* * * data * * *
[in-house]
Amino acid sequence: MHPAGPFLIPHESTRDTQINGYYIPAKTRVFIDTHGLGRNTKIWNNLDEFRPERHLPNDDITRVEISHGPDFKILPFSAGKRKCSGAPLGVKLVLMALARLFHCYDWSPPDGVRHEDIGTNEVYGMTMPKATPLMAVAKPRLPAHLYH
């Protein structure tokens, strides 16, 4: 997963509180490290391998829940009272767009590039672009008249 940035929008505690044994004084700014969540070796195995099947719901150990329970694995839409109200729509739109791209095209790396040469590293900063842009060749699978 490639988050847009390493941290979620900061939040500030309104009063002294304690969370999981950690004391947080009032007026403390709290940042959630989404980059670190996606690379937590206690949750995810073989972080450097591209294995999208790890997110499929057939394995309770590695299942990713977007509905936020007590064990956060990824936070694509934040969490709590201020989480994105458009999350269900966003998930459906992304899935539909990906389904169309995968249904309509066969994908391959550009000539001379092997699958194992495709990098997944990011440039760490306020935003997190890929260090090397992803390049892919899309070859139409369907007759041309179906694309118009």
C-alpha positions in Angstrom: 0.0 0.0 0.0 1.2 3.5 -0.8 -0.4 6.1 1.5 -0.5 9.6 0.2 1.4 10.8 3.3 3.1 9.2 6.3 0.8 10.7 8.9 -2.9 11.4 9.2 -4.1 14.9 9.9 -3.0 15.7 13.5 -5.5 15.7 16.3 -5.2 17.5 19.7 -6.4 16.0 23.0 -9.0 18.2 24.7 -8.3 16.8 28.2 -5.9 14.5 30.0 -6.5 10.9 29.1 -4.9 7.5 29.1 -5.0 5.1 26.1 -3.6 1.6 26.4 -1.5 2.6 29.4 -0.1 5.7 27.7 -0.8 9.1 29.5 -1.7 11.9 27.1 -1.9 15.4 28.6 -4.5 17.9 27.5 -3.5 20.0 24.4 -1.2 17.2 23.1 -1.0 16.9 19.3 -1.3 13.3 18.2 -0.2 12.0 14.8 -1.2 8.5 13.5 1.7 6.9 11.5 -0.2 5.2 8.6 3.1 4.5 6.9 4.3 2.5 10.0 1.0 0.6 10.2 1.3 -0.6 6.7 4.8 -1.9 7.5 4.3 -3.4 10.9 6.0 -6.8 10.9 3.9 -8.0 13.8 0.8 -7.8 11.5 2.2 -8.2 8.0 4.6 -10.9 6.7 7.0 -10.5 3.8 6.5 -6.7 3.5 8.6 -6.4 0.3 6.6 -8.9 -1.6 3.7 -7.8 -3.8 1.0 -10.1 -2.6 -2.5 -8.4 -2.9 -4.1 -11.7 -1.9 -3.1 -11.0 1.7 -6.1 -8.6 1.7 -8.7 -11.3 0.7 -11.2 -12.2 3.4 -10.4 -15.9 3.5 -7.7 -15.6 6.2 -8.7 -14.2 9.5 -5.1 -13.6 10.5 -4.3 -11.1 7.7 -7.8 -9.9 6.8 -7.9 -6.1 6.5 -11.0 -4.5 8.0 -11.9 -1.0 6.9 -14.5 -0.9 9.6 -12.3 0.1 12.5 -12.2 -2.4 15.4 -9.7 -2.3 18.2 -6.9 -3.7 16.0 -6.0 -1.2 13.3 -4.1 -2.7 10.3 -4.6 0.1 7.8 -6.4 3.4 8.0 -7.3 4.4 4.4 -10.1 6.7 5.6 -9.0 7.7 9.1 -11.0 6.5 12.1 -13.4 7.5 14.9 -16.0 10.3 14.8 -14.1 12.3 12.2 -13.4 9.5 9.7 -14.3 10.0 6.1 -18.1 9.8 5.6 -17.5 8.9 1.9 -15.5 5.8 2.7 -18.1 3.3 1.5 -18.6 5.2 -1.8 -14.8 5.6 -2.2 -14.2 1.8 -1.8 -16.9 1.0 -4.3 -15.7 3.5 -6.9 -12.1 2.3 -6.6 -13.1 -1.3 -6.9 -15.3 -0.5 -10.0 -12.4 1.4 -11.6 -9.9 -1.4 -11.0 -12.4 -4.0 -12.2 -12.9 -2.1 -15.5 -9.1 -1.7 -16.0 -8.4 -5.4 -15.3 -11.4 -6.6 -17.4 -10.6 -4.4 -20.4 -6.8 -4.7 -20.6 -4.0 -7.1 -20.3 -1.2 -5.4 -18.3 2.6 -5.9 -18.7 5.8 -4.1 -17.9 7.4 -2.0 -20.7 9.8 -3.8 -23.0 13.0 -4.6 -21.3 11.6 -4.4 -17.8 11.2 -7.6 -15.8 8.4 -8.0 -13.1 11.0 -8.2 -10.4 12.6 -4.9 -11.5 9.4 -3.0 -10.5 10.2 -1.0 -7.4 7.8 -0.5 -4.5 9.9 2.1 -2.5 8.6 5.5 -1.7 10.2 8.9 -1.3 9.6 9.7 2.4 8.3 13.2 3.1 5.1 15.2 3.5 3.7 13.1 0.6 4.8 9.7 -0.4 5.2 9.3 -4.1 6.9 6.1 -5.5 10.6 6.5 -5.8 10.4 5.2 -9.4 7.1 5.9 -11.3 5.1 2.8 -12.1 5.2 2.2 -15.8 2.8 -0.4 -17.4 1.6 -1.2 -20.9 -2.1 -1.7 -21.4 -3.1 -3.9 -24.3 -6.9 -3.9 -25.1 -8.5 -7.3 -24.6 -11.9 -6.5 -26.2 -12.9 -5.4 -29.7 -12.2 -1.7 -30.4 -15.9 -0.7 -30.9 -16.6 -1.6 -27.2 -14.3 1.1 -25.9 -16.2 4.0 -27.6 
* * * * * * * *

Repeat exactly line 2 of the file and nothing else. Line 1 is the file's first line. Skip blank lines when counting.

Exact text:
Amino acid sequence: MHPAGPFLIPHESTRDTQINGYYIPAKTRVFIDTHGLGRNTKIWNNLDEFRPERHLPNDDITRVEISHGPDFKILPFSAGKRKCSGAPLGVKLVLMALARLFHCYDWSPPDGVRHEDIGTNEVYGMTMPKATPLMAVAKPRLPAHLYH